2000-2007 Honda Shadow Sabre | SMART MONEY

More used-bike buying tips from the MC Garage

Most riders look for the same thing in a potential cruiser buy: a big V-twin, a kicked-out fork, and a kick-ass look. The VT1100C2 Shadow Sabre has all of that and more, with punchy acceleration, maintenance-free hydraulic valve adjusters, and a massive front wheel. It was in Honda’s Shadow lineup for eight years and still makes some cruiser riders’ 10-best used-bike lists today.

The Sabre built from 2000–2007 bears no relation except familial to the current 1,300cc model with the same name. Its 1,100cc engine traces its ancestry back to the original Shadow 1100 that debuted in 1985. The first Sabre hit the streets in 2000 and quickly assumed the role of the street rod of the Shadow line.

With a 45-degree cylinder spread the engine should shake like a belly dancer’s belt buckle but didn’t, thanks to a dual-pin crankshaft that resulted in perfect primary balance, and rubber engine mounts that absorbed whatever vibration got past the gaskets. A pair of 36mm carbs nestled between the valve covers did the job fuel injection does today and by all accounts did it well, feeding each cylinder through two intake valves opposite a single exhaust valve. Two spark plugs per head lit the fire that moved the 573-pound (dry) Sabre down the road.

With about 50 hp on tap, the VT1100C2 fell far short of giving dyno operators night sweats. But thanks to short gearing along the way from the five-speed transmission to the shaft final drive, the Sabre held its own in stoplight shootouts, and top gear was good for a tick over 100 mph. The 4.2-gallon gas tank, combined with mileage in the mid-40s, gave decent range for what was designed to be a short-haul sled.

By the time the low-fuel light came on, many riders were ready for a break. The stock seat sat just under 28 inches off the pavement and no doubt owed some of that to a lack of padding. The firm accommodations, along with typically cruiser-ish short-travel suspension, made life hard—bordering on jarring for heavier riders—and suffered rough roads not at all gladly. Passengers made do with a postage-stamp perch that was adequate for short rides but tested both their strength of character and the strength of their relationship with the pilot.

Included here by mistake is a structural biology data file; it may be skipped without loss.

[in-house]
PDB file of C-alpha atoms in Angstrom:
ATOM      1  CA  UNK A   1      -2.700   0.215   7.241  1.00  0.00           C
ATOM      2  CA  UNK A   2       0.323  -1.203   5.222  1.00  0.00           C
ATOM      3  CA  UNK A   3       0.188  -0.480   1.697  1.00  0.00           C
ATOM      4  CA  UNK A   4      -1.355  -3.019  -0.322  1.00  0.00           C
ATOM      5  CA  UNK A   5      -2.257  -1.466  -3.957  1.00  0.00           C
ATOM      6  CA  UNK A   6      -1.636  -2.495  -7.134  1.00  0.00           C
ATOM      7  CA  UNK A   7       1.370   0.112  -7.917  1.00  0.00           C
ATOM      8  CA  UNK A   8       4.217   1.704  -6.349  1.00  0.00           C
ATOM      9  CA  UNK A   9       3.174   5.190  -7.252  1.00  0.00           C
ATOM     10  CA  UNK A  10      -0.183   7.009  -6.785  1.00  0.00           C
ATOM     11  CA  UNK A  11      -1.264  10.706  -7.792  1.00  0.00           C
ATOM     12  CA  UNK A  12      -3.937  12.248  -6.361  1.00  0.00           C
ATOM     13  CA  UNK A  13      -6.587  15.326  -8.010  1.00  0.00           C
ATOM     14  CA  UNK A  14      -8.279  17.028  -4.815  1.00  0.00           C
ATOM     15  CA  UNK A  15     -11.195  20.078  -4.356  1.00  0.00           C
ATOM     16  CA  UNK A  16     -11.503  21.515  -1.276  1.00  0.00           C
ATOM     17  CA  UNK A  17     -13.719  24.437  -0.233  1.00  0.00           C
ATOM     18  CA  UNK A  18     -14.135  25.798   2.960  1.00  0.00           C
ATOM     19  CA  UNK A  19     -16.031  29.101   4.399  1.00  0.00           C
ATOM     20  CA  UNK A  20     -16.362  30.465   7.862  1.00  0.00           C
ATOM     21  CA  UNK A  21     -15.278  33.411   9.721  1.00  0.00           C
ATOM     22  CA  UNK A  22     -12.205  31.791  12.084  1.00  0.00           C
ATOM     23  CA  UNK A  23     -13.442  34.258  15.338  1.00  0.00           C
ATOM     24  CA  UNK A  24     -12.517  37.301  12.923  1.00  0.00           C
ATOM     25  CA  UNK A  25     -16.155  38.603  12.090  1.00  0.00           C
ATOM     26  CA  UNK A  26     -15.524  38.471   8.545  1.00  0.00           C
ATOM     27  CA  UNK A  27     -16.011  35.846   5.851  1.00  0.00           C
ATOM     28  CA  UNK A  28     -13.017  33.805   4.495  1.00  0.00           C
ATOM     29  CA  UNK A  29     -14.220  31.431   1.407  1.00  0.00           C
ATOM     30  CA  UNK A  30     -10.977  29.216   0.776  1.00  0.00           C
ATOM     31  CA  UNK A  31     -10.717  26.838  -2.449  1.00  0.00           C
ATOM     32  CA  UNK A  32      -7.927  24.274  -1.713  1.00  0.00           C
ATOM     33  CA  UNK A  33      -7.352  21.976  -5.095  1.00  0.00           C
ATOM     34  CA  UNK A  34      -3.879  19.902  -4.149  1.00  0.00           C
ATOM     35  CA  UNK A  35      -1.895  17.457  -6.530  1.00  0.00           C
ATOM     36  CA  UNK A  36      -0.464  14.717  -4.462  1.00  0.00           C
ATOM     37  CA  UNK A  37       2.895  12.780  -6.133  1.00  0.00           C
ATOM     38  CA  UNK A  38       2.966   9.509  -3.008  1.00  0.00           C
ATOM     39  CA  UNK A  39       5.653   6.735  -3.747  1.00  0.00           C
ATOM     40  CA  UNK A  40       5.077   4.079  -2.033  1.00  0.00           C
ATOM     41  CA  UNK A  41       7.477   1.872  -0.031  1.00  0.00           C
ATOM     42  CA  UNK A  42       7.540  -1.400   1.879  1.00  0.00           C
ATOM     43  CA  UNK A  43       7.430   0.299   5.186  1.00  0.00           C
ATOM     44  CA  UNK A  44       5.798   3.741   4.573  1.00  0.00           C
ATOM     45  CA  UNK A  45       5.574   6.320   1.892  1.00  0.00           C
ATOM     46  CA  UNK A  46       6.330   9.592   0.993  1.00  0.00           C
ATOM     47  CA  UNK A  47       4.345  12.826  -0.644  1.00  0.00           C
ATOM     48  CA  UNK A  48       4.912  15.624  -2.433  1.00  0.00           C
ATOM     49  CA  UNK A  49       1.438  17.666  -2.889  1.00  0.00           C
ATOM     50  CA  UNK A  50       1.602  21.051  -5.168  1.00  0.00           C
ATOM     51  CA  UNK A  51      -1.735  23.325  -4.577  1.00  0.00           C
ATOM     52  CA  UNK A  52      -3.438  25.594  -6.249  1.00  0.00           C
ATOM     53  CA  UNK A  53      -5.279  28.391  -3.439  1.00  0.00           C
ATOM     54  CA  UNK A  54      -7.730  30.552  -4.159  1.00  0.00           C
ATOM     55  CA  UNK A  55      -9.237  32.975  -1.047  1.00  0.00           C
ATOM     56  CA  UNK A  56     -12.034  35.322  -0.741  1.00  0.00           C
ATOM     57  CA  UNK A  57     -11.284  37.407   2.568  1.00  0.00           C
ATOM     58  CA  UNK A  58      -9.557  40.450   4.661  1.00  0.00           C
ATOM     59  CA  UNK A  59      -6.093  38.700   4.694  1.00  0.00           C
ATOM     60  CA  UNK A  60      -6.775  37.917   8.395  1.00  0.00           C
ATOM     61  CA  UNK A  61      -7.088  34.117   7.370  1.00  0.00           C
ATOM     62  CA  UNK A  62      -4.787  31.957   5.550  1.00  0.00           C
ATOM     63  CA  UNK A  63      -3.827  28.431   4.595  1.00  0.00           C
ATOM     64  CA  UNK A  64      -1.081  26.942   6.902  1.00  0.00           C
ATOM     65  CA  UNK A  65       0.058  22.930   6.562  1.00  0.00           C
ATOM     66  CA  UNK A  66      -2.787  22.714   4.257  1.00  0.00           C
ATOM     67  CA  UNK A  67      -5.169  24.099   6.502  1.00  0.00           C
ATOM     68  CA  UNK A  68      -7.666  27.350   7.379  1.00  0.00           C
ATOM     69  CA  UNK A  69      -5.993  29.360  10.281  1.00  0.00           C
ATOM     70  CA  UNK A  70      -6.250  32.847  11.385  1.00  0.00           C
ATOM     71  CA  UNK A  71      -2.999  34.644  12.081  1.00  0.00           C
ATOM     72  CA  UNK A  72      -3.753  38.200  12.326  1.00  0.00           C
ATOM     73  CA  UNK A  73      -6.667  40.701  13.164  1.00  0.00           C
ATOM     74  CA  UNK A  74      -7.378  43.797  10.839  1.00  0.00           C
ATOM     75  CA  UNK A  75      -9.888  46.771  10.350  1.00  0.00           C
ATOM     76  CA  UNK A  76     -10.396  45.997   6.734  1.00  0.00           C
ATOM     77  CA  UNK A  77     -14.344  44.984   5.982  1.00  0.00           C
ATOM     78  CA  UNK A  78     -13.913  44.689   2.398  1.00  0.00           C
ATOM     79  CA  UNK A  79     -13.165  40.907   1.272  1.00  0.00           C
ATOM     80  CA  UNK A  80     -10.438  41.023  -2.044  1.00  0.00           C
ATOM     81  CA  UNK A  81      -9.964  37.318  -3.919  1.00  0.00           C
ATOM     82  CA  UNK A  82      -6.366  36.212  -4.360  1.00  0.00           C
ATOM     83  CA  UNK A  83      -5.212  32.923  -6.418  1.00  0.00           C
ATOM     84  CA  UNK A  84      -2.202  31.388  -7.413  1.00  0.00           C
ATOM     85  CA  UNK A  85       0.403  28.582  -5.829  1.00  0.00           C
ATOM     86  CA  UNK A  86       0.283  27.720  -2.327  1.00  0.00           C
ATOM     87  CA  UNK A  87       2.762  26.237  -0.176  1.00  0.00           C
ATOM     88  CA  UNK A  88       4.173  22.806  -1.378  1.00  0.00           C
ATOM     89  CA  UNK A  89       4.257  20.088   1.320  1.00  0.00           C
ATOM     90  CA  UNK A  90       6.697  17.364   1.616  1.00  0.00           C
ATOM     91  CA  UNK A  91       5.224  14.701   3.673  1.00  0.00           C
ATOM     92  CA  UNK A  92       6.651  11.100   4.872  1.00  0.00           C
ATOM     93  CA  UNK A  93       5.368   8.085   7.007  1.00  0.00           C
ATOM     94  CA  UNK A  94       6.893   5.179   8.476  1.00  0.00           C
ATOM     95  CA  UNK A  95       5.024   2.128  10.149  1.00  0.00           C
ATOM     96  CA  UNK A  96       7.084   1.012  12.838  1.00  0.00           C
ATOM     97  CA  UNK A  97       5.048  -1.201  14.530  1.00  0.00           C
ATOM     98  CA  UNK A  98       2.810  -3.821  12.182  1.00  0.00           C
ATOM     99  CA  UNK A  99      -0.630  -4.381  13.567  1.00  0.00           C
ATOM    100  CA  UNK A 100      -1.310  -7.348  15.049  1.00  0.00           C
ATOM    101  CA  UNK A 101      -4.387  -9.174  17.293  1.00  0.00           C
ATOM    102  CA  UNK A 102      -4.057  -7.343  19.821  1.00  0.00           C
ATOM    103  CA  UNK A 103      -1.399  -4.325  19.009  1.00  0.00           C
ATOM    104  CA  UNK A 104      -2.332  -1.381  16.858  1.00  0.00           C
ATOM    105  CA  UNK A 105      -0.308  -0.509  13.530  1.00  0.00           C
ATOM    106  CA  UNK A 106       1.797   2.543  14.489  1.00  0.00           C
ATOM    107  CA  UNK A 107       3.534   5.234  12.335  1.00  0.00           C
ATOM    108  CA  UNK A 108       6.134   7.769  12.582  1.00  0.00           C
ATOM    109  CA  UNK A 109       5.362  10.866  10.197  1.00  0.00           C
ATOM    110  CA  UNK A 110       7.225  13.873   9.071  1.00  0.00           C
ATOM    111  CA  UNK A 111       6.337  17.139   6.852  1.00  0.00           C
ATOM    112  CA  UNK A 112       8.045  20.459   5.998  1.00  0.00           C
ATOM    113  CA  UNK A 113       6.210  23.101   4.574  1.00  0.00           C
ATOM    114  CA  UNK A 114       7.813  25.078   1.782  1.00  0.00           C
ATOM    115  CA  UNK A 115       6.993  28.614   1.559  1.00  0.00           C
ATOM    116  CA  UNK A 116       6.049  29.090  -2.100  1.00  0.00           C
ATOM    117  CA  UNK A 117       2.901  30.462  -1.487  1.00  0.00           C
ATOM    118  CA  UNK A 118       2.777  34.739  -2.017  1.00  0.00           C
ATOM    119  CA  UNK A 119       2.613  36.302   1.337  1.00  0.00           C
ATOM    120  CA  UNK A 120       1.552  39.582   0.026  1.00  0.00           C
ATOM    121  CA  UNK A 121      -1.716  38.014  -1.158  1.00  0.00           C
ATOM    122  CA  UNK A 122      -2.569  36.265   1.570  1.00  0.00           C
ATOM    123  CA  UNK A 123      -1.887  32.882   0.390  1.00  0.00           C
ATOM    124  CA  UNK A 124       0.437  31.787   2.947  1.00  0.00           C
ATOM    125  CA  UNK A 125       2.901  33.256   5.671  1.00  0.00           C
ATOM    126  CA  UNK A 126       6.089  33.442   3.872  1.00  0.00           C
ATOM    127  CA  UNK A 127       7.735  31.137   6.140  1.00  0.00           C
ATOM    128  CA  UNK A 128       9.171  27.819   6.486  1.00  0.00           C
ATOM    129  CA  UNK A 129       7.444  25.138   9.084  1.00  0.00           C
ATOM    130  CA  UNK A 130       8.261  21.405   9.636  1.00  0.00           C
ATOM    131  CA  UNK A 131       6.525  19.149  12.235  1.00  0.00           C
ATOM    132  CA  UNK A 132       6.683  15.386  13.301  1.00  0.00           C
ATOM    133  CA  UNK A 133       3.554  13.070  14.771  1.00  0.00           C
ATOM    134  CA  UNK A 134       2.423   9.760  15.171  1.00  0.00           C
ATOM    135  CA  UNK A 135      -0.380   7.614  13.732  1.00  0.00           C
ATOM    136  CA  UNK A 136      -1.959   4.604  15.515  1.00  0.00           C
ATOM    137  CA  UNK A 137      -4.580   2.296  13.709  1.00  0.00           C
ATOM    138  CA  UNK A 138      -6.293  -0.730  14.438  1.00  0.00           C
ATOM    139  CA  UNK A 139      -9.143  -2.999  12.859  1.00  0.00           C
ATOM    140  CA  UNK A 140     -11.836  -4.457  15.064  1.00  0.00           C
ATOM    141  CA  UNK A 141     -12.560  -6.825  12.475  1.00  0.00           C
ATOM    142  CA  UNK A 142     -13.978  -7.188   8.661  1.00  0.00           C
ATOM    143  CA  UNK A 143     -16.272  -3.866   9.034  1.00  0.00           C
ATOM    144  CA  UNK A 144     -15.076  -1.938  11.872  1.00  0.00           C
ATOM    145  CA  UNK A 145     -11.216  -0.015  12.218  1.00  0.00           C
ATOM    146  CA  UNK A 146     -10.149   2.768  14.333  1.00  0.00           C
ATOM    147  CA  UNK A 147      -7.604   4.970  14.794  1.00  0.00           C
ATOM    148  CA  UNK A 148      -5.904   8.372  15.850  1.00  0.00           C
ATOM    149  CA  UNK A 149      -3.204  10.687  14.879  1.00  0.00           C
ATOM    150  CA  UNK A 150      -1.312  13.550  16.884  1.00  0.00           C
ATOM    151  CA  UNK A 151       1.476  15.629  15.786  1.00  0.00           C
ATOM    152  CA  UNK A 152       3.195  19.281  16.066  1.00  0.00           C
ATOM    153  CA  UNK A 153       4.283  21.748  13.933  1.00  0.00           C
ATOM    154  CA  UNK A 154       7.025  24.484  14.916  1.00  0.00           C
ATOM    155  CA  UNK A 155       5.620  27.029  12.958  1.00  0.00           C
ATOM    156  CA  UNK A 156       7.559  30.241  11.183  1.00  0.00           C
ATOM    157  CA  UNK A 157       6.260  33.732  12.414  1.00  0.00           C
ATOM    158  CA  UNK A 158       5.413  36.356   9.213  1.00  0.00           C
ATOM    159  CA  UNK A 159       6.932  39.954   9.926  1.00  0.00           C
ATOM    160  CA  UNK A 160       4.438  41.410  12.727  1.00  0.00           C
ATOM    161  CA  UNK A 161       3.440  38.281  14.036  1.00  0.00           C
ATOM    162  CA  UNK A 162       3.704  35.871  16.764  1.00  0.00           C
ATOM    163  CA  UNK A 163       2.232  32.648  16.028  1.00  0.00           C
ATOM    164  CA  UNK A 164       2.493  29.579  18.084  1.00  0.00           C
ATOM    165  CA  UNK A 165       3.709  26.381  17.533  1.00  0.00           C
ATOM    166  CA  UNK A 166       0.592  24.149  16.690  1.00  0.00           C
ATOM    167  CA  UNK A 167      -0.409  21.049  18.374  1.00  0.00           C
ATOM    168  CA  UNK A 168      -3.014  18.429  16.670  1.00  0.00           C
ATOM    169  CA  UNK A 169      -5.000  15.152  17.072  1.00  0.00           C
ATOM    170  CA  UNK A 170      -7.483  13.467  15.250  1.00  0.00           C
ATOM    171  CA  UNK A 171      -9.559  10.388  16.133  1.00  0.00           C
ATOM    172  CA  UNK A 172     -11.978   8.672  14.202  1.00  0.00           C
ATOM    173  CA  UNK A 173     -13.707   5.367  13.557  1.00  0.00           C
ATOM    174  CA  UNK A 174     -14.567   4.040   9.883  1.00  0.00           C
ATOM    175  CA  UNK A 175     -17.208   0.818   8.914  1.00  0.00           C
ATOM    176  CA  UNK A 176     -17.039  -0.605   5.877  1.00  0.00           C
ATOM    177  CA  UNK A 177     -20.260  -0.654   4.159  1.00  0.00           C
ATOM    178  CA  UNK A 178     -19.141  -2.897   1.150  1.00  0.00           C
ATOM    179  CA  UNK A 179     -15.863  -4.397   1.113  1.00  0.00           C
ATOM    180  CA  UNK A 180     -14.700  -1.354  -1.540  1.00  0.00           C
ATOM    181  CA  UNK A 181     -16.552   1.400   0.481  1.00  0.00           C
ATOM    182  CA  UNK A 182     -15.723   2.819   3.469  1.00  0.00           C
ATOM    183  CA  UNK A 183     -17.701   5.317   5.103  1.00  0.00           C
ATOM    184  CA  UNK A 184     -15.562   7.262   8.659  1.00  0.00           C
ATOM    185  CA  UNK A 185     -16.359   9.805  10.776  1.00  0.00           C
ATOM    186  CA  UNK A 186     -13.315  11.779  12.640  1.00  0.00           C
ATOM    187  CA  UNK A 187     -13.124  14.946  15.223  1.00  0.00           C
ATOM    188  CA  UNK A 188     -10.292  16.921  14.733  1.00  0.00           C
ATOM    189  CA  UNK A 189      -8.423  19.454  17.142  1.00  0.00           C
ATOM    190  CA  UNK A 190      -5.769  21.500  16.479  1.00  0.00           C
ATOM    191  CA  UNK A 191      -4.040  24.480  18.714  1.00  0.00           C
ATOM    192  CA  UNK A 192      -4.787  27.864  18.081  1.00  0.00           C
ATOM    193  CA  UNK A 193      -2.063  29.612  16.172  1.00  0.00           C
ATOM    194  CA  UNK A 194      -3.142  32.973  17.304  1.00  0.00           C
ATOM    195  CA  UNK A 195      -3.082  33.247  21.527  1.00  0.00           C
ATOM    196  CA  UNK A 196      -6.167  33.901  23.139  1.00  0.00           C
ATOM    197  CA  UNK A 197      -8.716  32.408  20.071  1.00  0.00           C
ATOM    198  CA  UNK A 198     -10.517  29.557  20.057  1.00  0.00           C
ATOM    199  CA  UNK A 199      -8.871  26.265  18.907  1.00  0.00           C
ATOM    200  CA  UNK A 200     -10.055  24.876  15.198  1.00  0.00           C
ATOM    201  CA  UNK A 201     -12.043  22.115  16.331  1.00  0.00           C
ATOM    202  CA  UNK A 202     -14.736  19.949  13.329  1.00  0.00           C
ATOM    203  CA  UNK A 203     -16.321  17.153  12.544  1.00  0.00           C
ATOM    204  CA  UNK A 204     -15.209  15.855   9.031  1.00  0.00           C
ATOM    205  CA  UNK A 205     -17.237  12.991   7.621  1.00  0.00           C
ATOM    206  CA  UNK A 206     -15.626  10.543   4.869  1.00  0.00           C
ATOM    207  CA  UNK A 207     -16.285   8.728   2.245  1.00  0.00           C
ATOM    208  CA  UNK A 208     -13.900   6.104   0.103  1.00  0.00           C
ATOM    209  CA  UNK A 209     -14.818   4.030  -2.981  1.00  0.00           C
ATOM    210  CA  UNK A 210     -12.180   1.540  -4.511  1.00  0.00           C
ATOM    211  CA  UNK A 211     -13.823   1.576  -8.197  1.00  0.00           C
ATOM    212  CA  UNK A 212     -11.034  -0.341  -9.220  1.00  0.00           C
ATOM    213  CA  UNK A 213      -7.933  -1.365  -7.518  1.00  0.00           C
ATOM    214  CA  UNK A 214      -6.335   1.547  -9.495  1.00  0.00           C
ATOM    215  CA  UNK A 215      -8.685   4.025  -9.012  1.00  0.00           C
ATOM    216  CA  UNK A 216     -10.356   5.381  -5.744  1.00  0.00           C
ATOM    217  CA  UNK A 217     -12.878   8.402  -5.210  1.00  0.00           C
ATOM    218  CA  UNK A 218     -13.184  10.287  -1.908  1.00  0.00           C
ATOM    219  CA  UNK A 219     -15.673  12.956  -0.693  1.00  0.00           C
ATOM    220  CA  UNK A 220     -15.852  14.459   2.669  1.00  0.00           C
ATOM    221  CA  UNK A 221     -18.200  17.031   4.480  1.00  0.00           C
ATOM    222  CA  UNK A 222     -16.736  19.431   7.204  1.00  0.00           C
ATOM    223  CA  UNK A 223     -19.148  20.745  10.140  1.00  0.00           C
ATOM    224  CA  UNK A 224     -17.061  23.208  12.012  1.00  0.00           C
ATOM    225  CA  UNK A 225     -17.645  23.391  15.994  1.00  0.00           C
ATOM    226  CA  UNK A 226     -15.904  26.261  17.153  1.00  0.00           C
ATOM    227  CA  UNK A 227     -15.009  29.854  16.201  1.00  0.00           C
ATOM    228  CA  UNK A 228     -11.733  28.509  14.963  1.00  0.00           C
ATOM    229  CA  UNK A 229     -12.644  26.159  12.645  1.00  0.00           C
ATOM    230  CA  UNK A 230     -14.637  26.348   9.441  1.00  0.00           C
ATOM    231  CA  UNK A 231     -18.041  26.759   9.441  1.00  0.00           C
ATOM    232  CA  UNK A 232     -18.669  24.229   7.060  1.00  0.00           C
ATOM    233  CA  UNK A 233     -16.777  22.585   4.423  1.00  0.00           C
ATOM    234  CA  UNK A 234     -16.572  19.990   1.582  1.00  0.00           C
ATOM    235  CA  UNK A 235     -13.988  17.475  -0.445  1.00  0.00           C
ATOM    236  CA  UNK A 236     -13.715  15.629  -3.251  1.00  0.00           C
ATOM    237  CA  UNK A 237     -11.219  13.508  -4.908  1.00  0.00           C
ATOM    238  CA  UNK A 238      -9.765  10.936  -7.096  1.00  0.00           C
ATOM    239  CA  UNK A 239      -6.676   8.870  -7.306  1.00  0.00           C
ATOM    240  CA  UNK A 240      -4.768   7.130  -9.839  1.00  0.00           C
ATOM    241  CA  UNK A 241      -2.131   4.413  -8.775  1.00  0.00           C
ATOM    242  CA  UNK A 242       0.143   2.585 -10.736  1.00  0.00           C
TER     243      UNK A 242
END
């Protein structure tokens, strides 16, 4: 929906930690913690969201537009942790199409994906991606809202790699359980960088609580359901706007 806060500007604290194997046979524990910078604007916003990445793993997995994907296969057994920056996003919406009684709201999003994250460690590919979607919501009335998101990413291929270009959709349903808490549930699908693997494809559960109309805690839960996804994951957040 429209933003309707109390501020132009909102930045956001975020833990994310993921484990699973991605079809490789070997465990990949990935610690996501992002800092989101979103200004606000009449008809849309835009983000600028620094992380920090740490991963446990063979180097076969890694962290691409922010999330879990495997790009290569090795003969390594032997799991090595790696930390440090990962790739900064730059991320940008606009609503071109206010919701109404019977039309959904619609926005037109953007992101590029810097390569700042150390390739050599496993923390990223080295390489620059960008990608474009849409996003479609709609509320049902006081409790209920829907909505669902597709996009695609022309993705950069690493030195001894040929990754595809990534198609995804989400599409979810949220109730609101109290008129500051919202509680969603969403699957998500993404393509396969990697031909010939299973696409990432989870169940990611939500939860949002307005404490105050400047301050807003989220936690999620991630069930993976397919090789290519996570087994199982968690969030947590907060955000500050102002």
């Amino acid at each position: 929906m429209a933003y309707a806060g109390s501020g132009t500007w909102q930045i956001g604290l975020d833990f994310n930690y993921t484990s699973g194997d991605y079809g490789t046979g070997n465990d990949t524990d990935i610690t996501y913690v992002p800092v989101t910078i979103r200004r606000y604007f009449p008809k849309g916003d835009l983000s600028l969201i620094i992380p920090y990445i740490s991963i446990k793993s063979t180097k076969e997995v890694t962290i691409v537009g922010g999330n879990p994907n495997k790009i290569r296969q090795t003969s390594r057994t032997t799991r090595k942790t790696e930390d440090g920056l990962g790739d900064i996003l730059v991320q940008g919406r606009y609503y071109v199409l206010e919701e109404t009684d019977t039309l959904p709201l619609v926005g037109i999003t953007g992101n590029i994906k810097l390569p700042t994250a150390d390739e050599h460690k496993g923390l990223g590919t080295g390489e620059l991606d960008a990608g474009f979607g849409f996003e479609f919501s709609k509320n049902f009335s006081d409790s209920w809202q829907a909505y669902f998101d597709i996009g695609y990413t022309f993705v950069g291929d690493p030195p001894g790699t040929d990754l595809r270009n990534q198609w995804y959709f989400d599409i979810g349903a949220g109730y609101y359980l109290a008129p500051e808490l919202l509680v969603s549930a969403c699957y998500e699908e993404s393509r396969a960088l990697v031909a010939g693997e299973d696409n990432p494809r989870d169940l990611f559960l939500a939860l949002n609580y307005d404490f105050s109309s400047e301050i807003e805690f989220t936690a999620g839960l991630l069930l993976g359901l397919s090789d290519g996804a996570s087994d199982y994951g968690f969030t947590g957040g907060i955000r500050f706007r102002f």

Contemporary road tests mentioned the Sabre’s vague front-end feel and heavy steering; how much of either was attributable to the massive 18-inch alloy front wheel isn’t clear. The front brake was deemed no better than adequate, the rear touchy and sometimes downright grabby. The short gearing that made the Sabre an arm-stretcher around town worked against it on the highway, where elevated speeds made the engine feel busier than a laid-back big twin should, but the dual-pin crank and rubber engine mounting kept it from becoming annoying.

The Shadow Sabre is as close to bulletproof as you could want; neither dealers nor Internet forums turn up any specific issues to watch for. Keep gas, oil, and air in it, don’t set it on fire or ride it off a cliff, and it should reward you with years of reliable cruising.


The right look, a smooth engine, stoplight-to-stoplight stomp, all in a low-maintenance package. Gas it, ride it, love it.


A bit bland for some purists. Handling, brakes, and ride quality could be better.

Watch For

Dirty engine oil that can clog hydraulic lifters, damaged radiator fins, and corroded aluminum wheels.


A good all-arounder; smooth, tough, fun. The cruiser for riders who don’t think they’d like a cruiser.


2000 / $2755
2001 / $2850
2002 / $2975
2003 / $3235
2004 / $3400
2005 / $3685
2006 / $3970
2007 / $4225

Buying Smart

Chrome and polished aluminum abound on cruisers, and both surfaces require regular care and cleaning. In most climates, bikes that live outdoors accumulate rust and corrosion on parts that were bright and shiny when new. Getting them back to that state isn’t always easy, so if you’re looking at a used cruiser with cosmetic issues, figure on spending time and money bringing its luster back. If the chrome is pitted or the clear coat on aluminum has corroded away, odds of an elbow-grease fix are against you.